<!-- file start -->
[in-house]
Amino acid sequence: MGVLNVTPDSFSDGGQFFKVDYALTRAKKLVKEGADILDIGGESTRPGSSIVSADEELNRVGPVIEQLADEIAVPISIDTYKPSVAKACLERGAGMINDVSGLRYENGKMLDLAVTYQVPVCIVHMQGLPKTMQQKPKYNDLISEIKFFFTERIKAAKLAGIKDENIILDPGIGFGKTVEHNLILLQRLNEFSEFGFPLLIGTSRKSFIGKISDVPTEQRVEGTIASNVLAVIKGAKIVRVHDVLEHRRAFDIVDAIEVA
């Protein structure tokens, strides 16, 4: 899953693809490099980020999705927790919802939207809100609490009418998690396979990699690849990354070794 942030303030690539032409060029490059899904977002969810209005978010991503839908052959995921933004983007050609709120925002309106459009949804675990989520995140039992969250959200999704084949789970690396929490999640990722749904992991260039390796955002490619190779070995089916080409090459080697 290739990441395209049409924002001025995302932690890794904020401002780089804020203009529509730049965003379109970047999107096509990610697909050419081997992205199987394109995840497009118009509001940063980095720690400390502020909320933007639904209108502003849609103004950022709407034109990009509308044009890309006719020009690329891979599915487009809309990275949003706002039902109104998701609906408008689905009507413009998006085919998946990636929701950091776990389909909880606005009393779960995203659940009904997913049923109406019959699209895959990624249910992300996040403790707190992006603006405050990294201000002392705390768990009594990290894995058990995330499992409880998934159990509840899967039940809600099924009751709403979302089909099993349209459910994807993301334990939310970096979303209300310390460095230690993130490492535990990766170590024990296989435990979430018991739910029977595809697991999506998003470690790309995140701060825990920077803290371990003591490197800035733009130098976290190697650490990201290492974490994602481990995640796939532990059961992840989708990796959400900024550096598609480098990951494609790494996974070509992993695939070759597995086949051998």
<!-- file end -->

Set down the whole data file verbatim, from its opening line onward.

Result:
[in-house]
Amino acid sequence: MGVLNVTPDSFSDGGQFFKVDYALTRAKKLVKEGADILDIGGESTRPGSSIVSADEELNRVGPVIEQLADEIAVPISIDTYKPSVAKACLERGAGMINDVSGLRYENGKMLDLAVTYQVPVCIVHMQGLPKTMQQKPKYNDLISEIKFFFTERIKAAKLAGIKDENIILDPGIGFGKTVEHNLILLQRLNEFSEFGFPLLIGTSRKSFIGKISDVPTEQRVEGTIASNVLAVIKGAKIVRVHDVLEHRRAFDIVDAIEVA
């Protein structure tokens, strides 16, 4: 899953693809490099980020999705927790919802939207809100609490009418998690396979990699690849990354070794 942030303030690539032409060029490059899904977002969810209005978010991503839908052959995921933004983007050609709120925002309106459009949804675990989520995140039992969250959200999704084949789970690396929490999640990722749904992991260039390796955002490619190779070995089916080409090459080697 290739990441395209049409924002001025995302932690890794904020401002780089804020203009529509730049965003379109970047999107096509990610697909050419081997992205199987394109995840497009118009509001940063980095720690400390502020909320933007639904209108502003849609103004950022709407034109990009509308044009890309006719020009690329891979599915487009809309990275949003706002039902109104998701609906408008689905009507413009998006085919998946990636929701950091776990389909909880606005009393779960995203659940009904997913049923109406019959699209895959990624249910992300996040403790707190992006603006405050990294201000002392705390768990009594990290894995058990995330499992409880998934159990509840899967039940809600099924009751709403979302089909099993349209459910994807993301334990939310970096979303209300310390460095230690993130490492535990990766170590024990296989435990979430018991739910029977595809697991999506998003470690790309995140701060825990920077803290371990003591490197800035733009130098976290190697650490990201290492974490994602481990995640796939532990059961992840989708990796959400900024550096598609480098990951494609790494996974070509992993695939070759597995086949051998």